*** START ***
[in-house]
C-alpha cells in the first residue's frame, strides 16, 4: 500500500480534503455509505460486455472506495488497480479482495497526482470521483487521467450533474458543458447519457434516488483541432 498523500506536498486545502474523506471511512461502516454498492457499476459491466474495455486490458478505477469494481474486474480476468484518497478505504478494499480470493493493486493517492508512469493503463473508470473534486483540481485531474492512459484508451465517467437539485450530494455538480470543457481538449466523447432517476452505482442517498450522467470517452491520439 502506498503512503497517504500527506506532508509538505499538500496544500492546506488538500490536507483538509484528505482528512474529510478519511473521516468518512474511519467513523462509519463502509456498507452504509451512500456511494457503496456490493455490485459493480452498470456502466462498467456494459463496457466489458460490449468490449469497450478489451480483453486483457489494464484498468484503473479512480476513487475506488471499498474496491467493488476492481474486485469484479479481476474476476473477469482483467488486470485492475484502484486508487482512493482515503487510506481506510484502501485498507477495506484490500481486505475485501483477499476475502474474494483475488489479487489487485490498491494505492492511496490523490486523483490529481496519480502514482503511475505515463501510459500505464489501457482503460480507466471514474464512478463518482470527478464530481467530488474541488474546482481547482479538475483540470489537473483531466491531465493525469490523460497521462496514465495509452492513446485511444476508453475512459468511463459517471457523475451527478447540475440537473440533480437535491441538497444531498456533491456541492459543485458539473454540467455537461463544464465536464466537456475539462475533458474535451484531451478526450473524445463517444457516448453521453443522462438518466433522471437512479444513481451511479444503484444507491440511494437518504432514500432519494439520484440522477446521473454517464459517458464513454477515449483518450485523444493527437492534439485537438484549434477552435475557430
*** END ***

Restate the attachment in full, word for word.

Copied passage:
[in-house]
C-alpha cells in the first residue's frame, strides 16, 4: 500500500480534503455509505460486455472506495488497480479482495497526482470521483487521467450533474458543458447519457434516488483541432 498523500506536498486545502474523506471511512461502516454498492457499476459491466474495455486490458478505477469494481474486474480476468484518497478505504478494499480470493493493486493517492508512469493503463473508470473534486483540481485531474492512459484508451465517467437539485450530494455538480470543457481538449466523447432517476452505482442517498450522467470517452491520439 502506498503512503497517504500527506506532508509538505499538500496544500492546506488538500490536507483538509484528505482528512474529510478519511473521516468518512474511519467513523462509519463502509456498507452504509451512500456511494457503496456490493455490485459493480452498470456502466462498467456494459463496457466489458460490449468490449469497450478489451480483453486483457489494464484498468484503473479512480476513487475506488471499498474496491467493488476492481474486485469484479479481476474476476473477469482483467488486470485492475484502484486508487482512493482515503487510506481506510484502501485498507477495506484490500481486505475485501483477499476475502474474494483475488489479487489487485490498491494505492492511496490523490486523483490529481496519480502514482503511475505515463501510459500505464489501457482503460480507466471514474464512478463518482470527478464530481467530488474541488474546482481547482479538475483540470489537473483531466491531465493525469490523460497521462496514465495509452492513446485511444476508453475512459468511463459517471457523475451527478447540475440537473440533480437535491441538497444531498456533491456541492459543485458539473454540467455537461463544464465536464466537456475539462475533458474535451484531451478526450473524445463517444457516448453521453443522462438518466433522471437512479444513481451511479444503484444507491440511494437518504432514500432519494439520484440522477446521473454517464459517458464513454477515449483518450485523444493527437492534439485537438484549434477552435475557430